“My sense is that Pope Francis first objects to the state usurping the role of the parents to determine their child’s best interests,” O. Carter Snead, a law professor at the University of Notre Dame and the director of its Center for Ethics and Culture, said in an email. “Pope Francis believes, along with Charlie’s parents, that his life — all life — is worth fighting for, regardless of the presence of disability.”
But John M. Haas, the president of the National Catholic Bioethics Center in Philadelphia, who has counseled dozens of Catholic parents with children suffering from incurable diseases or on life support, said the church teaching was clear that it was not morally necessary to provide life-sustaining treatment if there was no hope of improvement.
“The poor child is suffering from an incurable genetic disorder that can’t be cured, so there is no question that there is no moral obligation to continue intervention, according to Catholic teaching,” Mr. Haas said in a phone interview. “On the other hand, that doesn’t mean there is a moral obligation to stop life support.”
He added: “It happens not infrequently when loved ones can’t let go and continue overzealous interventions. I don’t understand why the court won’t allow the parents to take home the child to die.”
The London hospital, Great Ormond Street Hospital, has declined to do that, for reasons it has not explained.
The Bambino Gesù pediatric hospital in Rome, which is run by the Vatican, has offered to care for the child, who is 11 months old, though it is not clear that it could do anything beyond keeping him on life support. Italy’s foreign minister, Angelino Alfano, reiterated that offer on Wednesday in a call with Britain’s foreign secretary, Boris Johnson.
Robert D. Truog, a pediatric intensive care physician at Boston Children’s Hospital and director of the Center for Bioethics at Harvard Medical School, said he was troubled by the offer. In his decades of experience dealing with priests, rabbis and imams advising families in the ward, he said, none of the major religions appeared to support extending life at all costs.
“What worried me about the Vatican’s suggestion to take the child is that Charlie has irreversible brain injury,” Dr. Truog said in a phone interview. “They could keep the child alive for a period, but toward what purpose?”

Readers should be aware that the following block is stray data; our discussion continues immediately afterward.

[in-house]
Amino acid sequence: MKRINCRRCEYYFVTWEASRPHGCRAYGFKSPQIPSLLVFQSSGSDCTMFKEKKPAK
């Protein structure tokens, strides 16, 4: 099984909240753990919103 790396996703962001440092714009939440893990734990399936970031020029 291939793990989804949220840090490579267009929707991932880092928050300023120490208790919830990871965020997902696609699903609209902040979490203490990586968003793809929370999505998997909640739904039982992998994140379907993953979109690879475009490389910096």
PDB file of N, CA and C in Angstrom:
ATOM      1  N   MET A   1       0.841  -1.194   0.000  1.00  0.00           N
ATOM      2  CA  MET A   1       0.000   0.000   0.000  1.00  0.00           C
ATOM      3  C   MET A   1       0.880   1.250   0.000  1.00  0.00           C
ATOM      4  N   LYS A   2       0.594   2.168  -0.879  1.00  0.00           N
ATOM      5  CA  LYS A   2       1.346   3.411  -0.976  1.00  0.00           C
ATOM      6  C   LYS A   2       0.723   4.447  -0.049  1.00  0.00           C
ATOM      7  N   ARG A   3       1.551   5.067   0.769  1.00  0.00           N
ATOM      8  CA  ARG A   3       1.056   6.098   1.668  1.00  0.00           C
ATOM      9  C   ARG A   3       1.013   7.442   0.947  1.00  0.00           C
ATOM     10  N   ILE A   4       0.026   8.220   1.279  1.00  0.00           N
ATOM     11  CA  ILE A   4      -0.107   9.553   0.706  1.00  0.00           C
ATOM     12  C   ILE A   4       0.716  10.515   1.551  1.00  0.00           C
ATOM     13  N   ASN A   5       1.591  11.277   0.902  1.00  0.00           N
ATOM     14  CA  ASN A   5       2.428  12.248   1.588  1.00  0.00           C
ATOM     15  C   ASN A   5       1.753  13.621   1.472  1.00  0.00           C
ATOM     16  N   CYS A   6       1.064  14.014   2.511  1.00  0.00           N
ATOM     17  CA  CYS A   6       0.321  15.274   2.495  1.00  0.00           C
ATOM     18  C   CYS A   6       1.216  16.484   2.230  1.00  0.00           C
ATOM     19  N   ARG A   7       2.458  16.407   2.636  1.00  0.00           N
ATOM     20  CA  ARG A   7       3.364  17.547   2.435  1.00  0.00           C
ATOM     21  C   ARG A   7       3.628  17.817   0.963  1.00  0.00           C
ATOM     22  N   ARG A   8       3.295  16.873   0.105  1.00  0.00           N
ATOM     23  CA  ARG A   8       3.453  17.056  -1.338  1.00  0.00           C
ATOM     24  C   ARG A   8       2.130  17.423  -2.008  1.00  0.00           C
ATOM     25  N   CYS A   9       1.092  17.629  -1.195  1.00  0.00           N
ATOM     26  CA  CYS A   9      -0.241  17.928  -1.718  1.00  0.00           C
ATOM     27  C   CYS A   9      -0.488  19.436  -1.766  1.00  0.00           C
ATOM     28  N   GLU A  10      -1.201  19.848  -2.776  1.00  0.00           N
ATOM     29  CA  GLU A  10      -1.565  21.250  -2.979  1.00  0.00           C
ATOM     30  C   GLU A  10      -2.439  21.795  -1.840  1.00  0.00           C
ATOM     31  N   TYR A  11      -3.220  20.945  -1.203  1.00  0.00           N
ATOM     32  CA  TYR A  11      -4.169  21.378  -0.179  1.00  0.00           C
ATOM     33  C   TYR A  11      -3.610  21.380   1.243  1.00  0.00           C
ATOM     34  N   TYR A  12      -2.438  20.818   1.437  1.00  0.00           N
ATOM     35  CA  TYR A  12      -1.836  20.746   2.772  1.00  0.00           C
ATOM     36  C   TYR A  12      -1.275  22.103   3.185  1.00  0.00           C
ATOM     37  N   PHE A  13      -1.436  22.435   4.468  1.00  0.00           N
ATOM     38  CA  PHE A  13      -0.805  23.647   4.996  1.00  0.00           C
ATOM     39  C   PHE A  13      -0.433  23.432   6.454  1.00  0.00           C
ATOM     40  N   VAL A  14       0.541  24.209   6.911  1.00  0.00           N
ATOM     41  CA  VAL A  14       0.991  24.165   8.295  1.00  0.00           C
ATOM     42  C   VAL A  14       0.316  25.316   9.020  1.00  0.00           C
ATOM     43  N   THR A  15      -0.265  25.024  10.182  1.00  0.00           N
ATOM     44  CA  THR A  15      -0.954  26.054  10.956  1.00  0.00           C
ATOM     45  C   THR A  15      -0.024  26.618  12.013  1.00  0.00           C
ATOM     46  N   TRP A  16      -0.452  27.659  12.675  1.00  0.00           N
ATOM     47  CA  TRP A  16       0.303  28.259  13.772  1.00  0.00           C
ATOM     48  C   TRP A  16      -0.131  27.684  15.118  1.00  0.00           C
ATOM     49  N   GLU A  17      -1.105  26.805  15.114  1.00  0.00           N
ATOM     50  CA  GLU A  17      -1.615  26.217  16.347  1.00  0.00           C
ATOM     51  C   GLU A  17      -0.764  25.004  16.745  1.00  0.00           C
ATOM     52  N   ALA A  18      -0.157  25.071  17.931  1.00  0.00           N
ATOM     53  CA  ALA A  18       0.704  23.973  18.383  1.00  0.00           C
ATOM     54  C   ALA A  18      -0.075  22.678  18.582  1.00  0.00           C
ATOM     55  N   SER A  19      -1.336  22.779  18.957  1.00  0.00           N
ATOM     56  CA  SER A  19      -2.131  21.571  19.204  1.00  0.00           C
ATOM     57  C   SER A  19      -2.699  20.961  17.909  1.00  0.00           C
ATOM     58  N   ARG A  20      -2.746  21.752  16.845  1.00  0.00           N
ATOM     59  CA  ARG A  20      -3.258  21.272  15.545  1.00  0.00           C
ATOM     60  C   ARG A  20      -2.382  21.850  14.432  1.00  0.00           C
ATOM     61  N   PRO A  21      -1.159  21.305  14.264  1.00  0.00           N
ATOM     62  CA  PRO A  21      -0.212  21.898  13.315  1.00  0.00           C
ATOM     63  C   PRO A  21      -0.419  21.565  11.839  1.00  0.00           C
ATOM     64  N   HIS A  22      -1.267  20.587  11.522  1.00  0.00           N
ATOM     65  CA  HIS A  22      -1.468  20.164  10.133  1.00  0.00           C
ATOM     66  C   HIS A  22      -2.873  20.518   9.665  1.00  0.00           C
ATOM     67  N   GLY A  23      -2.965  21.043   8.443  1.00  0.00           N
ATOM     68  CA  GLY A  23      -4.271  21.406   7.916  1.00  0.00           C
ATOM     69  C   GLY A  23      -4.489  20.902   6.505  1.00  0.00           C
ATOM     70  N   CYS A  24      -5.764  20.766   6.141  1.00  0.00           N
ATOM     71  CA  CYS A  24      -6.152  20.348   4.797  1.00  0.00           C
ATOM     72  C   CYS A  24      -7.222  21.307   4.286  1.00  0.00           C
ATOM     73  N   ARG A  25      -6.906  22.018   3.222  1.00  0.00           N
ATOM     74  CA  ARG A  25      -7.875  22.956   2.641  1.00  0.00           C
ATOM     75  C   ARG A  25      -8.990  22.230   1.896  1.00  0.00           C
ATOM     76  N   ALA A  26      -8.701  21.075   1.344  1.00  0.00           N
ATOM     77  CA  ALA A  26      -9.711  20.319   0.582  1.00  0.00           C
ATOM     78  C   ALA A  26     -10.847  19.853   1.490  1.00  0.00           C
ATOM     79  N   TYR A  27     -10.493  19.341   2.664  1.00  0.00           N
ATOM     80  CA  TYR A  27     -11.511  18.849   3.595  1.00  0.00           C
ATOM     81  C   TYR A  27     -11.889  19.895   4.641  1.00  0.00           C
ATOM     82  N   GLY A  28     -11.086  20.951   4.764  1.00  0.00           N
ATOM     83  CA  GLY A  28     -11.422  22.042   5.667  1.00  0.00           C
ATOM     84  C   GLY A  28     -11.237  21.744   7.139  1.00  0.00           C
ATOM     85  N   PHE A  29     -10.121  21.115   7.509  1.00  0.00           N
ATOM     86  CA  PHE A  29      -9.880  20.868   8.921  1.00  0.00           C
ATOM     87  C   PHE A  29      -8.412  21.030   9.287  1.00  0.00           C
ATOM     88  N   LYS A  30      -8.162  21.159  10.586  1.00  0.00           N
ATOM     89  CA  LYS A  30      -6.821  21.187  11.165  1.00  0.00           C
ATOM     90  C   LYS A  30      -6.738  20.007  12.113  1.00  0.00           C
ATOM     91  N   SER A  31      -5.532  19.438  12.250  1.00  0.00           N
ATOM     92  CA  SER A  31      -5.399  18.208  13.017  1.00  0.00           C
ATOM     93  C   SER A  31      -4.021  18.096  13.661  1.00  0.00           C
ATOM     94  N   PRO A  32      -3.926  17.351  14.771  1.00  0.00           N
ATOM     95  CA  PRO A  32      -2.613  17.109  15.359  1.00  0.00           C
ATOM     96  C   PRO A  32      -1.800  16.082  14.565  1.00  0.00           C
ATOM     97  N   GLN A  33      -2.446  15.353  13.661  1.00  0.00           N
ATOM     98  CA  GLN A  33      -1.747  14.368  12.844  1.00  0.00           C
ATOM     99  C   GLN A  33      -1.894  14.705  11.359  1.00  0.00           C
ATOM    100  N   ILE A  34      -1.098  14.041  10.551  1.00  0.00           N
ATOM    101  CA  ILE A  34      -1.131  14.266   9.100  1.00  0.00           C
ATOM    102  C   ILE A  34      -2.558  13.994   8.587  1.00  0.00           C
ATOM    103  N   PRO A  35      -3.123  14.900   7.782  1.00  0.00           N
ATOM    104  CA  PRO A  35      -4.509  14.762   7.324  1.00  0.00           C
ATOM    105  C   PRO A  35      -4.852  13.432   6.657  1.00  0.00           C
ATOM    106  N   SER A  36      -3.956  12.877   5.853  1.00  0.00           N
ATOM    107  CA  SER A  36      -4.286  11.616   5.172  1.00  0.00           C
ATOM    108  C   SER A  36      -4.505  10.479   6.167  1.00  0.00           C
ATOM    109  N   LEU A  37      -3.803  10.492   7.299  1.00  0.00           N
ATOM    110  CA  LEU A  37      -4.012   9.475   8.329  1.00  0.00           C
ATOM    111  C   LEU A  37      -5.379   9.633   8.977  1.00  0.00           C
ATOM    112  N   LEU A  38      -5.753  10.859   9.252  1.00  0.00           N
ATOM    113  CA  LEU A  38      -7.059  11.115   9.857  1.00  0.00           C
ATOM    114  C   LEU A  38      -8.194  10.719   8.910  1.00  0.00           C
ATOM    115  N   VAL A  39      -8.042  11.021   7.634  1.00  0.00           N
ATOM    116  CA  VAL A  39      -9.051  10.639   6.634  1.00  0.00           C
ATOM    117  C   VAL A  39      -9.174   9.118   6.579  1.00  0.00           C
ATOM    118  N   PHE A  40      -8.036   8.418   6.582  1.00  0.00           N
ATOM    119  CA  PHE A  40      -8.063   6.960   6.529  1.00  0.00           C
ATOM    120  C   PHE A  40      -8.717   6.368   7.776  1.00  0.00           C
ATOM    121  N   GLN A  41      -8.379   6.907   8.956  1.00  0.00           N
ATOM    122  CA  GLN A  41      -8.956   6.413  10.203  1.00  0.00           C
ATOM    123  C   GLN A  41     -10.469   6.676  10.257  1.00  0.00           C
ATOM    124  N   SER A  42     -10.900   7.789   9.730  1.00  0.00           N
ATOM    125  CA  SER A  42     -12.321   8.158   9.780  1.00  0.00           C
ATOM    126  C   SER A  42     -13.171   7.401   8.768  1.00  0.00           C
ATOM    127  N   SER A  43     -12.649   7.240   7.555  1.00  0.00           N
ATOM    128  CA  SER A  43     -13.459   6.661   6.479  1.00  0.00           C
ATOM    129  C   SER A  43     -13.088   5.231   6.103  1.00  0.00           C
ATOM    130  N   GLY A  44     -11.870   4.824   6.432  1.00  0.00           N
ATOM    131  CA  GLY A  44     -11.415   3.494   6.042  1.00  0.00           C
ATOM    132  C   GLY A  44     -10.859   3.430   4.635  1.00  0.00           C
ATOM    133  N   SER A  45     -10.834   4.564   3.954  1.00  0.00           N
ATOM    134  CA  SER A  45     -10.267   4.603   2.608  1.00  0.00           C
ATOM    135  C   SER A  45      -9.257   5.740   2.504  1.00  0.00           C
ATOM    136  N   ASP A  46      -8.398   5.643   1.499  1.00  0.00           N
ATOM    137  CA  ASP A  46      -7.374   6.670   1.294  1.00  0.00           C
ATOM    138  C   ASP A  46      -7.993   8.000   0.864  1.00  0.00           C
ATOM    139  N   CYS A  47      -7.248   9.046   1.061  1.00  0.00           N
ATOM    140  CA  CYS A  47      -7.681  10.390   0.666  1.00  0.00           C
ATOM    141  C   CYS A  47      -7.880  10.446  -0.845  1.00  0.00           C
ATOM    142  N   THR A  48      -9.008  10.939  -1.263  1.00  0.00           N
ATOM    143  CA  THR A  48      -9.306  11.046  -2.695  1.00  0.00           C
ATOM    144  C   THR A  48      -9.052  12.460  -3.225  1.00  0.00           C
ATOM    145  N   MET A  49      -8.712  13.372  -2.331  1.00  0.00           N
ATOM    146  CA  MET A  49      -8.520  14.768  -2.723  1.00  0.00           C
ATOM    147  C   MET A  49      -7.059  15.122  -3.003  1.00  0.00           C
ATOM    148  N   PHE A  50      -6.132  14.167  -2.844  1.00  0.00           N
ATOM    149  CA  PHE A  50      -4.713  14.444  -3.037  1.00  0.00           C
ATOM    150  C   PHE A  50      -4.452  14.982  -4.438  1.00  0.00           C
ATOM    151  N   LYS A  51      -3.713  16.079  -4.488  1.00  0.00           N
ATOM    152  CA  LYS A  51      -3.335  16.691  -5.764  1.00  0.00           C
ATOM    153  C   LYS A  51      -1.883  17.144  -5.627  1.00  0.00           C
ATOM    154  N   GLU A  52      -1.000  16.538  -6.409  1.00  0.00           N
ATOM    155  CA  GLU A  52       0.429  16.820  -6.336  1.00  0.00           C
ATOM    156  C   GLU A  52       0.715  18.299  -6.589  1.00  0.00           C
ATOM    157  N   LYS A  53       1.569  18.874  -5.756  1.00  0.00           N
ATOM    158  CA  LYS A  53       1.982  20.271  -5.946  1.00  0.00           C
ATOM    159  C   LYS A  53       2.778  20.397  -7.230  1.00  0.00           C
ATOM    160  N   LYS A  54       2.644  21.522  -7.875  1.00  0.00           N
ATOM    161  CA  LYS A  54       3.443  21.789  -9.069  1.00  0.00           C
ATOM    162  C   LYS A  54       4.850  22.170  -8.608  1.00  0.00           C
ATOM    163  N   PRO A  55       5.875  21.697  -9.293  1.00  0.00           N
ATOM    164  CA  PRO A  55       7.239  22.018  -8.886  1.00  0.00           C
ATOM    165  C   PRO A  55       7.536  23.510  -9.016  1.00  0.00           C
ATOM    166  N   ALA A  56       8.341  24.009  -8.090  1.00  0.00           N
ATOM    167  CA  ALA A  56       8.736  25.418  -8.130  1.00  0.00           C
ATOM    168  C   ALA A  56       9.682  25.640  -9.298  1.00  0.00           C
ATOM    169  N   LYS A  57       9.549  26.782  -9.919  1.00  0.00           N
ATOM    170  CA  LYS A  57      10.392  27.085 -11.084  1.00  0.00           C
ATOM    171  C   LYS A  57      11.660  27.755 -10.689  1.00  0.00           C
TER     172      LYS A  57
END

The Foreign Office said Mr. Johnson saw the matter as a “deeply tragic and complex case for all involved, and said it was right that decisions continued to be led by expert medical opinion, supported by the courts, in line with Charlie’s best interests.”
It is not the first time the Vatican has intervened in an end-of-life case. One of Francis’ predecessors, John Paul II, spoke out in 2004 about Terri Schiavo, a Florida woman who was left in a persistent vegetative state after a cardiac arrest. After a long legal dispute between Ms. Schiavo’s husband and her parents, who did not agree on what to do, Ms. Schiavo died in 2005.
As that case made its way through American courts, John Paul said, “A man, even if seriously ill or disabled in the exercise of his highest functions, is and always will be a man, and he will never become a ‘vegetable’ or an ‘animal.’”
His successor, Benedict XVI, affirmed in 2007 that artificial feeding and hydration are “an ordinary and proportionate means of preserving life” — a clarification of church catechism, which teaches that it can be legitimate to discontinue treatment that is “burdensome, dangerous, extraordinary, or disproportionate to the expected outcome.”
An essay on Wednesday in America, a Catholic magazine, said that while “some well-intentioned members of the pro-life community reflexively leapt to the defense of the Gard family,” they had “failed to recognize the nuances of Catholic teaching on end-of-life care.” The magazine added: “When life is valued so highly relative to other goods, its pursuit becomes detrimental. In effect, life itself becomes an idol.”
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